Almost half of respondents - who work in retail, food and manufacturing - say production costs have climbed, and 42 percent said they've noticed a decreased demand for their products.
U.S. President Donald Trump last week said that in addition to preparing tariffs on another $200 billion worth of goods, he had tariffs on another $267 billion worth of goods "ready to on short notice if I want".
The two governments have imposed 25 percent tariffs on $50 billion of each other's goods.
Stocks in Europe rose earlier as prospects for U.S.
The European Union Chamber of Commerce in China released its own survey on Thursday saying the tariffs were causing "significant disruptions" to global supply chains and "seriously impacting" non-Chinese and non-American companies.
China welcomed on Thursday a U.S. offer to hold fresh trade talks, adding that the two are discussing the details and providing some hope the world's top economies could step back from the brink of an all-out trade war.
"With the $200 billion round of tariffs looming, this is probably the best time for the U.S. to go back to the table with a "take it or leave it" type of trade demand", Robert Carnell, the chief Asia-Pacific economist at investment bank ING, said in a note.
The timing and location of the proposed meeting were unclear, the sources familiar with the matter said.
The White House is under enormous pressure from U.S. companies to resolve its differences with China swiftly before either country imposes more tariffs or restrictions that these firms argue could hurt growth and lead to lost American jobs.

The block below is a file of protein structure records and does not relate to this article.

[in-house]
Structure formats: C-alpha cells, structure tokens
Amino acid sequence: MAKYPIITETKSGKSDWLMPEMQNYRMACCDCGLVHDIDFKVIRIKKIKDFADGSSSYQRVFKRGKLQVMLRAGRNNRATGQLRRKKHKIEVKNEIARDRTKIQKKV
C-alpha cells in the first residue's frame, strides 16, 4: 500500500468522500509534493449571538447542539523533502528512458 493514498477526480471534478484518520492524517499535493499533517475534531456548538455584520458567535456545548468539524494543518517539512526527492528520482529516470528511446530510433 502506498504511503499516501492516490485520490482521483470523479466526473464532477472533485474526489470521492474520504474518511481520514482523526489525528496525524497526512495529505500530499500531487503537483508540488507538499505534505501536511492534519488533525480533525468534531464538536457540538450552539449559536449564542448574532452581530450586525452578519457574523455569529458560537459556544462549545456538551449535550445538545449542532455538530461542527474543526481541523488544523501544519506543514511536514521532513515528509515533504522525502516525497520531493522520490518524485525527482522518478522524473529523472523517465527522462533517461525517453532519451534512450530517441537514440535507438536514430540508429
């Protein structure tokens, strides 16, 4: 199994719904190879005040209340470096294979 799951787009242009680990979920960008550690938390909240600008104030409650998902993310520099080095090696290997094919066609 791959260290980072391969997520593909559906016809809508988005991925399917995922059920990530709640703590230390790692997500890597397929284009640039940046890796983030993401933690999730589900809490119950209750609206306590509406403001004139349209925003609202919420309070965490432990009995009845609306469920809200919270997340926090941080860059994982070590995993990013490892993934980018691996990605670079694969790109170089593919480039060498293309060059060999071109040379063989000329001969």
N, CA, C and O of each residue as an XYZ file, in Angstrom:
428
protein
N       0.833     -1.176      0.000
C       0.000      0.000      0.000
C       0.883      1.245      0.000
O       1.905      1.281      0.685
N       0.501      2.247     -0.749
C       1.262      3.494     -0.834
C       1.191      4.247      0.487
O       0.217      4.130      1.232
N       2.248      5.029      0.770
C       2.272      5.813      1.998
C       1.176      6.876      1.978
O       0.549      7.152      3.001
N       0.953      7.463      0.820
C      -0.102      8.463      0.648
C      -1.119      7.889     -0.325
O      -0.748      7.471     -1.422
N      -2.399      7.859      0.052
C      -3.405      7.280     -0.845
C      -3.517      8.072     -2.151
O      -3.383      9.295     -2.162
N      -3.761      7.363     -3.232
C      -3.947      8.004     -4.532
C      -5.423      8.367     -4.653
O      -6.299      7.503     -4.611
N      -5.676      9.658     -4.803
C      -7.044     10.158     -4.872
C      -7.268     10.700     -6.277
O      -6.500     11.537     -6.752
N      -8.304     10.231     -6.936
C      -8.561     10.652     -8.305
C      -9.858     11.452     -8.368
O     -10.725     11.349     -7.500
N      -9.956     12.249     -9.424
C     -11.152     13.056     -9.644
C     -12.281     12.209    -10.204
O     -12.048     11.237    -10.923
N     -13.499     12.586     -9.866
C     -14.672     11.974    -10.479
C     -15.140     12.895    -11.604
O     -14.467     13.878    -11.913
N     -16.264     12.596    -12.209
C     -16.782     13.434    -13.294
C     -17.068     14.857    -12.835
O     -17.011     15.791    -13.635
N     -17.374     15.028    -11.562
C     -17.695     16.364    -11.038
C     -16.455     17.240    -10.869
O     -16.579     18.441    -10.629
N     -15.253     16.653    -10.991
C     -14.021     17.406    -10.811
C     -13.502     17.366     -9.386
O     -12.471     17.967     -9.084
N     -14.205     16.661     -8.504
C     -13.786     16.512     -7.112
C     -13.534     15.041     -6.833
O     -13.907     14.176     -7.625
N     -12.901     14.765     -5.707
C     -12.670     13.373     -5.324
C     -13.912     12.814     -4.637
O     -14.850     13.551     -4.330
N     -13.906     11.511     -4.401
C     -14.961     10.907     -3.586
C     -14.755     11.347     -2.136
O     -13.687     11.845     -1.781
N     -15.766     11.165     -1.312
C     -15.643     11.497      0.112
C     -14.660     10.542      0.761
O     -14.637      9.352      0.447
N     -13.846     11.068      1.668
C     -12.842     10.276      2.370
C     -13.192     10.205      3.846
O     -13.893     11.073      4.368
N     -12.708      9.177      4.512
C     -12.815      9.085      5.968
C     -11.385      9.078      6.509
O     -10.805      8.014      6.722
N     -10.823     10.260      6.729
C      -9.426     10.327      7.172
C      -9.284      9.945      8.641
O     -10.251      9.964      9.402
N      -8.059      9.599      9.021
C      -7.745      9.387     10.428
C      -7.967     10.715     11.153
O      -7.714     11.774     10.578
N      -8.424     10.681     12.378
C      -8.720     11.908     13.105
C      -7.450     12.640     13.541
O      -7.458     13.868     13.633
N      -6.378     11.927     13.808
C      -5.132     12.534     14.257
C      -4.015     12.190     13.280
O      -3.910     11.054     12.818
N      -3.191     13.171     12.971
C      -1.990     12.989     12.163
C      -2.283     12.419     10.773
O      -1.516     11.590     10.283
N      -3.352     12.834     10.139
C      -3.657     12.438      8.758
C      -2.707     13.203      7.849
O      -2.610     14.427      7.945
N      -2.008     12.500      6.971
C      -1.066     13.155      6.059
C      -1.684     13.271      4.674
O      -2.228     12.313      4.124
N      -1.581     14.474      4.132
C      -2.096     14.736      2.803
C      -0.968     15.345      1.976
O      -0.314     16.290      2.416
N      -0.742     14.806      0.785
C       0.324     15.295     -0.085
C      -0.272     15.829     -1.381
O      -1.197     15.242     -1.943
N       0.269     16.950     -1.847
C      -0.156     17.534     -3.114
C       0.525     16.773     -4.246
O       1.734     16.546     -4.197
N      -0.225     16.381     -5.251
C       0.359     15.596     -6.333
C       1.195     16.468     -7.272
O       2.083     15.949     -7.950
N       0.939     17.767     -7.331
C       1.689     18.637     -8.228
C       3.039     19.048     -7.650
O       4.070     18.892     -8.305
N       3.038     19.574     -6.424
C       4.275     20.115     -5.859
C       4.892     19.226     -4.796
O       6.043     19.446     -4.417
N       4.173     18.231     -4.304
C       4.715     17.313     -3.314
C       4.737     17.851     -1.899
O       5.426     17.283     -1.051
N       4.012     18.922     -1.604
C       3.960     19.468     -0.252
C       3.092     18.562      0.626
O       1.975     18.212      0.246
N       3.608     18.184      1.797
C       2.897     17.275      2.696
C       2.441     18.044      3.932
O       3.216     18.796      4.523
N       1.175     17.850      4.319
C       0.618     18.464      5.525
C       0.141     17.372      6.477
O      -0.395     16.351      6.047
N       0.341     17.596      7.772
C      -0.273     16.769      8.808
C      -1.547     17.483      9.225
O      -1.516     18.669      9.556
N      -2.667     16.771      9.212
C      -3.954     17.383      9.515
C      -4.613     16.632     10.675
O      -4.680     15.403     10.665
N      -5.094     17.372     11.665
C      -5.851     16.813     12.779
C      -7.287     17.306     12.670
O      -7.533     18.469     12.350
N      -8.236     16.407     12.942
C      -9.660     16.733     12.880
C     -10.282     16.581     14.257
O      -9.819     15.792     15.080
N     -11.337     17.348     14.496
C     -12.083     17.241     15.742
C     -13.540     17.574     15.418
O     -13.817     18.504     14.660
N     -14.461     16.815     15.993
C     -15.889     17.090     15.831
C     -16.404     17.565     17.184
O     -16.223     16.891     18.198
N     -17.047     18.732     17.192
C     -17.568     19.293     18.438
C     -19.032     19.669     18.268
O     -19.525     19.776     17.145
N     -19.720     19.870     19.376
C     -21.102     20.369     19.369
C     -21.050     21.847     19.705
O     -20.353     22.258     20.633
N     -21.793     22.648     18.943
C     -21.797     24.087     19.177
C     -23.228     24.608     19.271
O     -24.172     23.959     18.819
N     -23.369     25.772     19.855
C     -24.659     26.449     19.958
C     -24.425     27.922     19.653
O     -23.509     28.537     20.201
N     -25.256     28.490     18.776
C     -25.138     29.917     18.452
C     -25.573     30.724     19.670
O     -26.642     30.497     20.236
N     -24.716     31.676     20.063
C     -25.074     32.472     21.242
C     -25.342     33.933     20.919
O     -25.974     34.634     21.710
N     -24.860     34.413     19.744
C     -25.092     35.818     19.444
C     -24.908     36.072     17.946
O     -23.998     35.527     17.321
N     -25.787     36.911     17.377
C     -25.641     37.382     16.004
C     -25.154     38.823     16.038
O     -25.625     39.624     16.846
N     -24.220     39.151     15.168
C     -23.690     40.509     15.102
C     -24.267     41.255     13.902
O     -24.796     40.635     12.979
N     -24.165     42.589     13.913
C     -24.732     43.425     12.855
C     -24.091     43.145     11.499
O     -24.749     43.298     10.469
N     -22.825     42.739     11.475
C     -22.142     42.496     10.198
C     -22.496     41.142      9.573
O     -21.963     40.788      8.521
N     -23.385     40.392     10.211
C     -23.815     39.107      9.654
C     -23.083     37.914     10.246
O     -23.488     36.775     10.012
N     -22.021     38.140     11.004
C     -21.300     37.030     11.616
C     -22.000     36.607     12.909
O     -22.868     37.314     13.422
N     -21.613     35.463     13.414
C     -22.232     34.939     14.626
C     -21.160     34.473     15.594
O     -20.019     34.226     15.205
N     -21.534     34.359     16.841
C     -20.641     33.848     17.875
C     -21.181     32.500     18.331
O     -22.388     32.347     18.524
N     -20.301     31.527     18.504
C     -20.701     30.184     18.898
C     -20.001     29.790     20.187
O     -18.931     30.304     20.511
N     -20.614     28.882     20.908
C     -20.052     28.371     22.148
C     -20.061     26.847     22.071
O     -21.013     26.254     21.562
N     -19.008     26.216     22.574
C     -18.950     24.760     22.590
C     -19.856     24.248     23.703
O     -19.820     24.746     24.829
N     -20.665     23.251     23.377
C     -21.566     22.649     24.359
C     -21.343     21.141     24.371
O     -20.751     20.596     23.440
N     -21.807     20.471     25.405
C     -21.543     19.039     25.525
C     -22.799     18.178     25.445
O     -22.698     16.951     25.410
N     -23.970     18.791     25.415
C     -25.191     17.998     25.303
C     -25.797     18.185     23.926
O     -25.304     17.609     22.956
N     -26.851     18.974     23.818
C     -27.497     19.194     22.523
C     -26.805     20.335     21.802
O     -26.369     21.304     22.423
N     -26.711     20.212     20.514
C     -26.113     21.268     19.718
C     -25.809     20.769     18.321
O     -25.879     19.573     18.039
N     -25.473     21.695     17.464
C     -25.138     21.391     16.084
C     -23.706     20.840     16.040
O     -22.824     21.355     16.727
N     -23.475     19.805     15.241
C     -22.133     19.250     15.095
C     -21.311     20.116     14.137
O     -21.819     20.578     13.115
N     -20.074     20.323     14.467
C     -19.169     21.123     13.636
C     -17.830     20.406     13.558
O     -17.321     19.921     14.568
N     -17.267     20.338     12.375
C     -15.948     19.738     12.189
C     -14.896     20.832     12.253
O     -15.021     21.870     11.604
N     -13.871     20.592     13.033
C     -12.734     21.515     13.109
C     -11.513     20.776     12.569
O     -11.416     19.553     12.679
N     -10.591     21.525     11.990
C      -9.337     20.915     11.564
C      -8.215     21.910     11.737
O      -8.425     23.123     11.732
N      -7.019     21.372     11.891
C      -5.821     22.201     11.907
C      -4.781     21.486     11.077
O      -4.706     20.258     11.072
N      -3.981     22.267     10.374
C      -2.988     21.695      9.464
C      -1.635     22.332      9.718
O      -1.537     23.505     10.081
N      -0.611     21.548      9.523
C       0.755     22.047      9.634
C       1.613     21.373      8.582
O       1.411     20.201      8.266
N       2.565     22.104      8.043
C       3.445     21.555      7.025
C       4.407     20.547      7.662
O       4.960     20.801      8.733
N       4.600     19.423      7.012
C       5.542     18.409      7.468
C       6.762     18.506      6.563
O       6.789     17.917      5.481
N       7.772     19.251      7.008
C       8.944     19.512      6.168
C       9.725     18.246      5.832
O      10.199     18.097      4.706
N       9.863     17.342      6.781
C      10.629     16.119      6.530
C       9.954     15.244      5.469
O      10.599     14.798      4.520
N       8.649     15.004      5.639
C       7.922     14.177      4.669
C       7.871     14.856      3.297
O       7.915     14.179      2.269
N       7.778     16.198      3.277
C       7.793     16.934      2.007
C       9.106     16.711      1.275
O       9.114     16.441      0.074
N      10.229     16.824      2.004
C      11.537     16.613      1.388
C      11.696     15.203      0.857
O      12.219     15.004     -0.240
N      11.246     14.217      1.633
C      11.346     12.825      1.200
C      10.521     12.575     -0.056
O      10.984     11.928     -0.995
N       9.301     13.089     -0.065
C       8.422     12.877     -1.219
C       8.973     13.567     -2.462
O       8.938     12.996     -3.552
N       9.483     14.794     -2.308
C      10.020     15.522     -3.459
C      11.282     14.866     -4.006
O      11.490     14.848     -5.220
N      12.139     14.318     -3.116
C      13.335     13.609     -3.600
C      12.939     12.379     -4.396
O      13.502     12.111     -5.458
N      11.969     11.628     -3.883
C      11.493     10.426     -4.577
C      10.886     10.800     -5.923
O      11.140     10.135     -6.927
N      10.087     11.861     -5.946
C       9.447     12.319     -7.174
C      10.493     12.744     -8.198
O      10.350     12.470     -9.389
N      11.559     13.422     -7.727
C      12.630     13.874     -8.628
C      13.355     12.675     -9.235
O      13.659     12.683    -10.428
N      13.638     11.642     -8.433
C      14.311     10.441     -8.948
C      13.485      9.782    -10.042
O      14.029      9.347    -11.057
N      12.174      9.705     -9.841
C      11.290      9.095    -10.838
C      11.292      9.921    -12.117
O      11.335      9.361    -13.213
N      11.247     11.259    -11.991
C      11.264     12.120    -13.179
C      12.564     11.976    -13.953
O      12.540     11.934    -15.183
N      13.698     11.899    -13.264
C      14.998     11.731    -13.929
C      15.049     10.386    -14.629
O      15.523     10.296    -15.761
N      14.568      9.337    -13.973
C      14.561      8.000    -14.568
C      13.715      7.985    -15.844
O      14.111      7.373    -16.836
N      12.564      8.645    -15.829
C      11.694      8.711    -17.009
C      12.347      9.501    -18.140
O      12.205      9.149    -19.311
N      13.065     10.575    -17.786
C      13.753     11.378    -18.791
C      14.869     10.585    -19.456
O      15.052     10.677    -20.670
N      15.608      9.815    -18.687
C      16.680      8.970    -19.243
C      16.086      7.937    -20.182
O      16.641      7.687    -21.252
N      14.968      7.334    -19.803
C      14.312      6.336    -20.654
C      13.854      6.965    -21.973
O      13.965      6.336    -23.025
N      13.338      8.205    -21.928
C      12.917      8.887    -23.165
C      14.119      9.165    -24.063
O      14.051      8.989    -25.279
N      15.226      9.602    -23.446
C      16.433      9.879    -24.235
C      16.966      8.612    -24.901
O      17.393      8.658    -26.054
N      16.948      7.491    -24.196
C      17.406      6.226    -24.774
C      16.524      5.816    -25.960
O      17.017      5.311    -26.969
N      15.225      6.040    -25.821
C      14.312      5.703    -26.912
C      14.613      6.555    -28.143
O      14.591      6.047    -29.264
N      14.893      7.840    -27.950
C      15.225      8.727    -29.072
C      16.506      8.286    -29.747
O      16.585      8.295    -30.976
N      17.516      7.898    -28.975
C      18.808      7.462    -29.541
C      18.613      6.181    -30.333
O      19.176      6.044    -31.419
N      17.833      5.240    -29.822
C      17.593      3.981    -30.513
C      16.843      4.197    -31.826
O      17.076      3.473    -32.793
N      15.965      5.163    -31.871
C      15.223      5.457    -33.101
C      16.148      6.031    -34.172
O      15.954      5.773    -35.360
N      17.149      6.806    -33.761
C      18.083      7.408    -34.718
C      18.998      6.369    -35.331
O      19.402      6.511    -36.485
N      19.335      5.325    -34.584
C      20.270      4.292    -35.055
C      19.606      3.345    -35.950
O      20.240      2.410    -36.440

"The U.S. administration runs the risk of a downward spiral of attack and counterattack, benefiting no one", Zarit said in statement.
Robert Holleyman, former deputy U.S. trade representative, said USA demands for fundamental changes in China's state-directed economy would make for hard talks. -China trade relations, address long-standing inequities and level the playing field.
The Twitter post came after White House officials confirmed that Treasury Secretary Steven Mnuchin had offered a formal invitation to Chinese leaders to restart trade talks, aimed at de-escalating the trade battle between the world's largest economies. They said almost one-third are thinking about canceling or postponing investment decisions.
Beijing has pledged to hit back with five to 25 per cent tariffs on $60 billion in U.S. imports in retaliation for any measures from the US.
Some 52.1 percent of companies said Chinese authorities are slowing customs clearances, increasing inspections or imposing other "qualitative measures".
"I think most of us think it's better to talk than not to talk, and I think the Chinese government is willing to talk", he said.
The U.S. -China Business Council (USCBC), a nonpartisan non-profit representing around 200 American companies, told Observer that, in recent weeks, the council has been hearing from U.S. companies about delays and challenges getting licensing approvals in China. The Chinese government has dismissed the complaints as "groundless".